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Coming Together: Orgasm Tips for Folks with Vulvas

By: Good Vibrations

Coming TogetherIf you’re not climaxing when you have intercourse with a partner, and you want to learn to do it, read on.

There are two especially important factors when it comes to orgasming during intercourse: achieving a very high arousal state during sex, and the ability to orgasm in the first place. Some people may have their very first orgasm during vaginal penetration, but most will discover other kinds of play make it easier to come, especially external stimulation. Having orgasms from any source will build neural pathways that allow future orgasms to happen, so any orgasm is likely to open the door to more (and often easier-to-achieve) climaxes.

Trans men and non-binary folks may also experience orgasm through receiving vaginal penetration, though they may use different language for it than “vaginal” sex. Trans women with neo-vaginas may find their stimulation comes from more internal or external stimulation depending on the type of surgery they may have had. As we talk about intercourse, the information will be relevant for penis-in-vagina sex--but also for those using strap-ons to pleasure their partner vaginally.

Far from intercourse being the main way people climax—that’s a myth!—many people are orgasmic from oral sex, handjobs, nipples, anus, toes, and more. But let’s concentrate on the vagina and clitoris, or external phallus, for now. Vaginal penetration almost always involves at least some clitoral stimulation — maybe not enough to trigger orgasm, but enough to add arousal and extra sensation—and the clitoris is the primary source of sexual arousal for most people who have one. So one strategy for learning to come during intercourse is to maximize the clitoral contact you have with your partner’s body; many intercourse positions don’t do that, and leave the clitoris out.

You might find success with the cowgirl (cowperson!) position, while others prefer the missionary position variant known as the “coital alignment technique“: it involves your partner “riding high” and adding penile pressure to your clitoris during intercourse. A variant of this involves very close body contact during missionary position sex: instead of keeping your legs widely spread, wrap your ankles around your partner’s calves while they're inside you, which will pull your bodies very close together. There are also kinds of sex furniture that you can get clitoral stimulation from, including ones that can hold a vibrator. Other ways to enjoy a vibe during intercourse: try a vibrating ring on your partner (or their dildo); explore the WeVibe; try the Eva II Vibrator by Dame. All of these wearable vibes make it easy to add some vibration to the intercourse moves you already enjoy.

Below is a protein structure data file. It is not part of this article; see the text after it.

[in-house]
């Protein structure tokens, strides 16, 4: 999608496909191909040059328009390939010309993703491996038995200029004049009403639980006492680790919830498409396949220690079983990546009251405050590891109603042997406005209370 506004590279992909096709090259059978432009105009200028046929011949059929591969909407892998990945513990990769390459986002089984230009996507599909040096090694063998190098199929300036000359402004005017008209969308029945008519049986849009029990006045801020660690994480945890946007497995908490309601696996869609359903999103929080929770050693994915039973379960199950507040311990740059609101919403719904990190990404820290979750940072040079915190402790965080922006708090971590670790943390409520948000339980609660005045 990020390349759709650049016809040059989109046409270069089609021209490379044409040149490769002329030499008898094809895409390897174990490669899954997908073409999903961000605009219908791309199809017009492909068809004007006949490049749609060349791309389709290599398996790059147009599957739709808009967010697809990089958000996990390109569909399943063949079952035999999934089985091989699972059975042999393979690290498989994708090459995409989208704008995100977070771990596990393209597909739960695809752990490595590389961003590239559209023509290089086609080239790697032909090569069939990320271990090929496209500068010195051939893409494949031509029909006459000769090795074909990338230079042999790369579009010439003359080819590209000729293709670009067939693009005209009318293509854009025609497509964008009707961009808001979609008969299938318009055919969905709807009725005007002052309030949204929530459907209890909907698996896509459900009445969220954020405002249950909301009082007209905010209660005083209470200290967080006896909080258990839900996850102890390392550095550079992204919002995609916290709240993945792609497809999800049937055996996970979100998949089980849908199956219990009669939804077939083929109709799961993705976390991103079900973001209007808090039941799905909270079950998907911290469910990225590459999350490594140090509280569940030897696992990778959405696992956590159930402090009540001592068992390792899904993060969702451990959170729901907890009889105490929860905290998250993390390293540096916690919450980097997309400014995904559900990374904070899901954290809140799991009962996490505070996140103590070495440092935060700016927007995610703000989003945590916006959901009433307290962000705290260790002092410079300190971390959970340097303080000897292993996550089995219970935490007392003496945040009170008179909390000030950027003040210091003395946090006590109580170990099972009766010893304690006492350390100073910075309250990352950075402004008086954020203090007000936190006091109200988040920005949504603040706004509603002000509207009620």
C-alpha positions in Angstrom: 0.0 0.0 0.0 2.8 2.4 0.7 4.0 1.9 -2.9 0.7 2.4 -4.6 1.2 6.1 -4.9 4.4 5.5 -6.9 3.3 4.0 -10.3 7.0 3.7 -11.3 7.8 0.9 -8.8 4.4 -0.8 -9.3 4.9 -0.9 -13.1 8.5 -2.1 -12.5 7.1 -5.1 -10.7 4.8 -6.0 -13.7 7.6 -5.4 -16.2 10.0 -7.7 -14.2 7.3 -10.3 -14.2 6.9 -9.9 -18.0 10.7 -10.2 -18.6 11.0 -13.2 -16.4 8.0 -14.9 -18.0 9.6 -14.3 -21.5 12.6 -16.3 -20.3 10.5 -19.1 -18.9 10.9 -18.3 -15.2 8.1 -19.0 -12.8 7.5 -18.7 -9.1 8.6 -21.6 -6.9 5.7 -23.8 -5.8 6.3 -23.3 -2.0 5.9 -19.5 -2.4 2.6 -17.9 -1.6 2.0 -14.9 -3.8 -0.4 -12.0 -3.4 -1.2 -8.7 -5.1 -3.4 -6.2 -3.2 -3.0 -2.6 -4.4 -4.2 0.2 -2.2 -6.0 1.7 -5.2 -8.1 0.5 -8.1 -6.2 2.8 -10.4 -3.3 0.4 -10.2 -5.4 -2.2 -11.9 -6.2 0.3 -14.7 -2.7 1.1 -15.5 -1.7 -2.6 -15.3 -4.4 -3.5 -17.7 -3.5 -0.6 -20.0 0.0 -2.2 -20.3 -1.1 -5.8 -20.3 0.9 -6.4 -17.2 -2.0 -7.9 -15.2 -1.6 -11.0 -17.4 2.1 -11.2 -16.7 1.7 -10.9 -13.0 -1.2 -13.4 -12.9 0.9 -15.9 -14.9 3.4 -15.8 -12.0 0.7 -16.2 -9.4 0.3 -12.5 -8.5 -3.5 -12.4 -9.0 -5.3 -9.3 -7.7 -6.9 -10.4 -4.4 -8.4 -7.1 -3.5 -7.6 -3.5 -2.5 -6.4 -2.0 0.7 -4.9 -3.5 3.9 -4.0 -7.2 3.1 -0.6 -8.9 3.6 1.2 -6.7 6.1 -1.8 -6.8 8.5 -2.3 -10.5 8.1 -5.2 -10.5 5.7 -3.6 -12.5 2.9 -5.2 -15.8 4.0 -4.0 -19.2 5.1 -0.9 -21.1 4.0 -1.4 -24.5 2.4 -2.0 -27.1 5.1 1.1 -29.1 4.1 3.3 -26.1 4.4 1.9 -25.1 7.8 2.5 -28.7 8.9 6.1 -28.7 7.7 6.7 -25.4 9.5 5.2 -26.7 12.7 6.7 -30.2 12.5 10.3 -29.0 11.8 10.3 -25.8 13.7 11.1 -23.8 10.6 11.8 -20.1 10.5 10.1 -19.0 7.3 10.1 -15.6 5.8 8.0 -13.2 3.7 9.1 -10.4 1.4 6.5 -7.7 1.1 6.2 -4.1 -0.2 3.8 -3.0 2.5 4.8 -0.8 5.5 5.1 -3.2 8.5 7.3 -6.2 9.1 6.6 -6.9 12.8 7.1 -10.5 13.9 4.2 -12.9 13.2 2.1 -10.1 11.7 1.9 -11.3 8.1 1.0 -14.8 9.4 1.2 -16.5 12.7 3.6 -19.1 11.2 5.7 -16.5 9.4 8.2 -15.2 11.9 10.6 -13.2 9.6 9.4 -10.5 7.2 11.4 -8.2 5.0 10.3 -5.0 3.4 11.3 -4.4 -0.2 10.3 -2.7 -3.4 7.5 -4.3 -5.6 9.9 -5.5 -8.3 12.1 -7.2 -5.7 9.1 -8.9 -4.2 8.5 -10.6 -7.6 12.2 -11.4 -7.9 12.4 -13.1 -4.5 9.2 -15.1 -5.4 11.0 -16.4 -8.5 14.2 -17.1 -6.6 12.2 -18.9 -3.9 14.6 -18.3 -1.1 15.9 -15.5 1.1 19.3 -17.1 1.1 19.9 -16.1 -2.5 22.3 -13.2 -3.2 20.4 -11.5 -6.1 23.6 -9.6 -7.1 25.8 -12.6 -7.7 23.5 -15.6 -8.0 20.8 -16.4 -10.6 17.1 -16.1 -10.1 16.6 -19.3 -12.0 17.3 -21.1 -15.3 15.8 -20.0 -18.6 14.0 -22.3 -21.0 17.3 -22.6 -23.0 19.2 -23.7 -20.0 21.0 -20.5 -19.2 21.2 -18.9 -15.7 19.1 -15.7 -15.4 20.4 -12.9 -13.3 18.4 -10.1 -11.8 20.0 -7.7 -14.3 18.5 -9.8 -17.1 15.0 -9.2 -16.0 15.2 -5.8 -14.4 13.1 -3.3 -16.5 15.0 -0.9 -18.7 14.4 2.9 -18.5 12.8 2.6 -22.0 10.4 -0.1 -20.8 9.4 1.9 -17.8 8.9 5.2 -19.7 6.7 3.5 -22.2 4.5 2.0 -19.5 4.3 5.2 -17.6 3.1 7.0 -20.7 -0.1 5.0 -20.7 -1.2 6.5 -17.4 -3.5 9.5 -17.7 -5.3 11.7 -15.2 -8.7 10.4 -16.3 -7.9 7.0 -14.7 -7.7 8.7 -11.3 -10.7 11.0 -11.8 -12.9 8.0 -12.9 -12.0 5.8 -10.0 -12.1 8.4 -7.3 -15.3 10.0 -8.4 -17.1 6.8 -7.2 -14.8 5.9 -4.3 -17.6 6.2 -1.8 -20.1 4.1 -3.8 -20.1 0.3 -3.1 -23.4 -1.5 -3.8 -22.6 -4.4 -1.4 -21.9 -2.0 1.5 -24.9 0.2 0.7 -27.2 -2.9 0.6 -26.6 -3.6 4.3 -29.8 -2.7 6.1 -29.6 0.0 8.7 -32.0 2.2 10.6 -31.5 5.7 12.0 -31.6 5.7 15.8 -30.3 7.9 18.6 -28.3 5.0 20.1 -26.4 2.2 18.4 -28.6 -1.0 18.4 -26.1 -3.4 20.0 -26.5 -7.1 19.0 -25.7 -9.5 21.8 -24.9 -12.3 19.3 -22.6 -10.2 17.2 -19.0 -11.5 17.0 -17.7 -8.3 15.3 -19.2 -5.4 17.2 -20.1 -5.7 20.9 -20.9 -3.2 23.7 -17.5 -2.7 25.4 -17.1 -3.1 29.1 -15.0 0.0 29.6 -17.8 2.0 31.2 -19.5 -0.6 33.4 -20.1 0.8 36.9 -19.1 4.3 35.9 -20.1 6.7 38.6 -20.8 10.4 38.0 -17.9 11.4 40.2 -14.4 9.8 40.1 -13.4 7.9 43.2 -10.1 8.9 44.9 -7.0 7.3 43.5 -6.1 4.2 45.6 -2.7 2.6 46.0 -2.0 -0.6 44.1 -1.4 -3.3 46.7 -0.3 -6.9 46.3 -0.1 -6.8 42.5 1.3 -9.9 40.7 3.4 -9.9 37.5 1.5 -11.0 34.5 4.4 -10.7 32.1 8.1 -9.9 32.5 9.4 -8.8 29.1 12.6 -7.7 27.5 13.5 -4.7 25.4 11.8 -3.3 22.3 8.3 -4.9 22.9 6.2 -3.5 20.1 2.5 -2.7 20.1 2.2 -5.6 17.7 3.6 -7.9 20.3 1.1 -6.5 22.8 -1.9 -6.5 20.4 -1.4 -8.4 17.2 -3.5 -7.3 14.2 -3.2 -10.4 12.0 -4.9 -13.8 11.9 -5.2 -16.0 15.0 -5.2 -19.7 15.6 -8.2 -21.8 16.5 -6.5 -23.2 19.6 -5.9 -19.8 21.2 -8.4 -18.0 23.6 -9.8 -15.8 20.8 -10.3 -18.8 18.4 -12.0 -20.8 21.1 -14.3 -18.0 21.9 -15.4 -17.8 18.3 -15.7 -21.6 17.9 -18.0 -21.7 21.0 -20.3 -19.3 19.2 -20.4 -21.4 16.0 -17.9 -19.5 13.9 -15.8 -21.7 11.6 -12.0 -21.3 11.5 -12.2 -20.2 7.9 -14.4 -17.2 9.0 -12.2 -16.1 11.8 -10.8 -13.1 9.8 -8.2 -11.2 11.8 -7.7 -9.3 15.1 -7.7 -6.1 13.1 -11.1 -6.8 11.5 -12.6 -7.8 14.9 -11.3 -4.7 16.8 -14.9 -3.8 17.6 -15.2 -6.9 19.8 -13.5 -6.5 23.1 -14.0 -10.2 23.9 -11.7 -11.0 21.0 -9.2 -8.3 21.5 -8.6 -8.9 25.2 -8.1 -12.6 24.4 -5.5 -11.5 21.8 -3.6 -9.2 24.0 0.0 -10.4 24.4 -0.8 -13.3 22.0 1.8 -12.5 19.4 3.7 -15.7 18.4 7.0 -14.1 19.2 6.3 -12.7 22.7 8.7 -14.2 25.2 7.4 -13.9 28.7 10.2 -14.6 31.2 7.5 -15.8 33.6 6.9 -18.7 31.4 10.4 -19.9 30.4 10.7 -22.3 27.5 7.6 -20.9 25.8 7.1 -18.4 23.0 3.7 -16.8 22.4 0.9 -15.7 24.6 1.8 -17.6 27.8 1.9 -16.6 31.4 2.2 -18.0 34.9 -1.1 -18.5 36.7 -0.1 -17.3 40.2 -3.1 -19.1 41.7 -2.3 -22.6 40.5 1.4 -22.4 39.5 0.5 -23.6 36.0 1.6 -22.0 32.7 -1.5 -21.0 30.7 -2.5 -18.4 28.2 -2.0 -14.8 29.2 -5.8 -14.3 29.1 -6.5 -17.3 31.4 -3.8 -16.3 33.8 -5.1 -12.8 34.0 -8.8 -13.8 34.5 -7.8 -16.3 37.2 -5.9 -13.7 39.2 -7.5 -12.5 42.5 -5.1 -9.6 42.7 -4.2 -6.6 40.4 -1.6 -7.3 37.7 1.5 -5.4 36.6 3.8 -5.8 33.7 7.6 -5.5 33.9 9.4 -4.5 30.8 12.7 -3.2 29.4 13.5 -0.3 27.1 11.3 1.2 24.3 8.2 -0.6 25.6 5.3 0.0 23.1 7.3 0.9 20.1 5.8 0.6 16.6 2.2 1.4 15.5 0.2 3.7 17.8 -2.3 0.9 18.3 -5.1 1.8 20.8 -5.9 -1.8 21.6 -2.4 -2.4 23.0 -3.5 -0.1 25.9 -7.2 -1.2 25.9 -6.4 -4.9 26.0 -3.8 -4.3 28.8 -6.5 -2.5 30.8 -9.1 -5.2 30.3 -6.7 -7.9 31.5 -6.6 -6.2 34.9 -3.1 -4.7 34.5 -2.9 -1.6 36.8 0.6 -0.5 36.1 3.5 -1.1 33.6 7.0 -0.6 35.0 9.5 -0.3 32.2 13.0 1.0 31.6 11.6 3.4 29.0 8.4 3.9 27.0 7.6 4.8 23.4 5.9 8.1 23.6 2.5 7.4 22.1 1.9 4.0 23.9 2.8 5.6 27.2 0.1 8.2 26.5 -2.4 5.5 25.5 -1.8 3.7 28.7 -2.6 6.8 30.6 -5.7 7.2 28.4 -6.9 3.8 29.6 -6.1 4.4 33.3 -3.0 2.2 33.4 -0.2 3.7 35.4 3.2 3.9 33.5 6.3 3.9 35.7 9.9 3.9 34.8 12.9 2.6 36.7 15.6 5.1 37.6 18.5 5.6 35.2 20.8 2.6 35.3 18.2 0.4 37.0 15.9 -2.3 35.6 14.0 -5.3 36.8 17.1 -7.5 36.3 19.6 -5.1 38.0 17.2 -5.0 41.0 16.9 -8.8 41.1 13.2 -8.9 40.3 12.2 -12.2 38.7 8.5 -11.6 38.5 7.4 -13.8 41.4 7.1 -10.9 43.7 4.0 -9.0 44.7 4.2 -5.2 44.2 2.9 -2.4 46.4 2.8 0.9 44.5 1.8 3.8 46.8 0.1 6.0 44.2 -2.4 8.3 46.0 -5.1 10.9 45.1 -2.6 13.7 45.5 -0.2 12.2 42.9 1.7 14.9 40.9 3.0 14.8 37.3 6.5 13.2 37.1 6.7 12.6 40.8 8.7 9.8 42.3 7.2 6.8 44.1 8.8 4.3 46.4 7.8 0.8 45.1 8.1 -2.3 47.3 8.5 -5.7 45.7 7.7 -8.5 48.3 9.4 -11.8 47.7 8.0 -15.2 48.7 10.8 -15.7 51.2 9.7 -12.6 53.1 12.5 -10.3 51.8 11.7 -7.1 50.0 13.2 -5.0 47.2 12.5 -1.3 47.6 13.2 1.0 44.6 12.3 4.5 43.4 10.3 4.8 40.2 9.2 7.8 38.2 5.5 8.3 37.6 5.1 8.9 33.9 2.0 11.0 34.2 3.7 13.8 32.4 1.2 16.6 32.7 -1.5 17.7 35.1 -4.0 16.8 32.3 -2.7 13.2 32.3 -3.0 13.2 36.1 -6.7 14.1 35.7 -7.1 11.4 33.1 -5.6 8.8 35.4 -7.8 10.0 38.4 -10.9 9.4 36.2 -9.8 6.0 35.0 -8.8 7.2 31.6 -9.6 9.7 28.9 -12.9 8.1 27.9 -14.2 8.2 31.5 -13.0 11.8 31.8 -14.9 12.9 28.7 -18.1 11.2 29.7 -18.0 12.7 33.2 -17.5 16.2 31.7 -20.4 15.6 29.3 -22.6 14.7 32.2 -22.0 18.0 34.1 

Of course, you can just reach down and add clitoral stimulation yourself (by hand or via a vibe) during practically any intercourse position — in fact, this is a great idea, because adding the kind of stimulation your body recognizes and responds to will aid you in learning how to come in a new way. This method is often recommended by sex therapists. Use clitoral stimulation to reach high arousal; add vaginal penetration and get to as high an arousal point as possible that way; add clitoral stimulation again until you’re able to come. Gradually, as your body associates orgasmic response with vaginal penetration and high levels of arousal, it’s quite possible that you won’t need to add direct clitoral stimulation any longer. Not that there’s anything wrong with doing so — if either or both partners have hands available, this is a great way to use at least one of them!

And this brings me back around to the question of arousal. Without sufficient arousal, vaginal orgasm is very unlikely to happen, and many couples rush it and engage in penetration before the person with the vagina is aroused enough. People often think they need to increase the length of time they engage in intercourse to ensure orgasm, when in fact what they need to spend more time doing is everything arousing before they get to penetration. This may mean different things to different people. But you can’t skip it if you want to come during vaginal intercourse.

Two more things: Adding dildo play to masturbation, if you don’t already do that, gets you tuned into the sensation of penetration and helps you learn what kinds of movements stimulate you best. And finally, adding erotic stimulation of any kind during intercourse may increase the chances or orgasm: erotic talk, fantasy, porn, nipple or anal stimulation, passionate kissing... lots of things can work. Whatever turns you on! 

Once you incorporate all these ideas into your lovemaking and determine which of them work best for you, stop thinking about it and just do it! Many lose their orgasms by staying too “in their heads” during sex—focus on the sensations, don’t overthink it.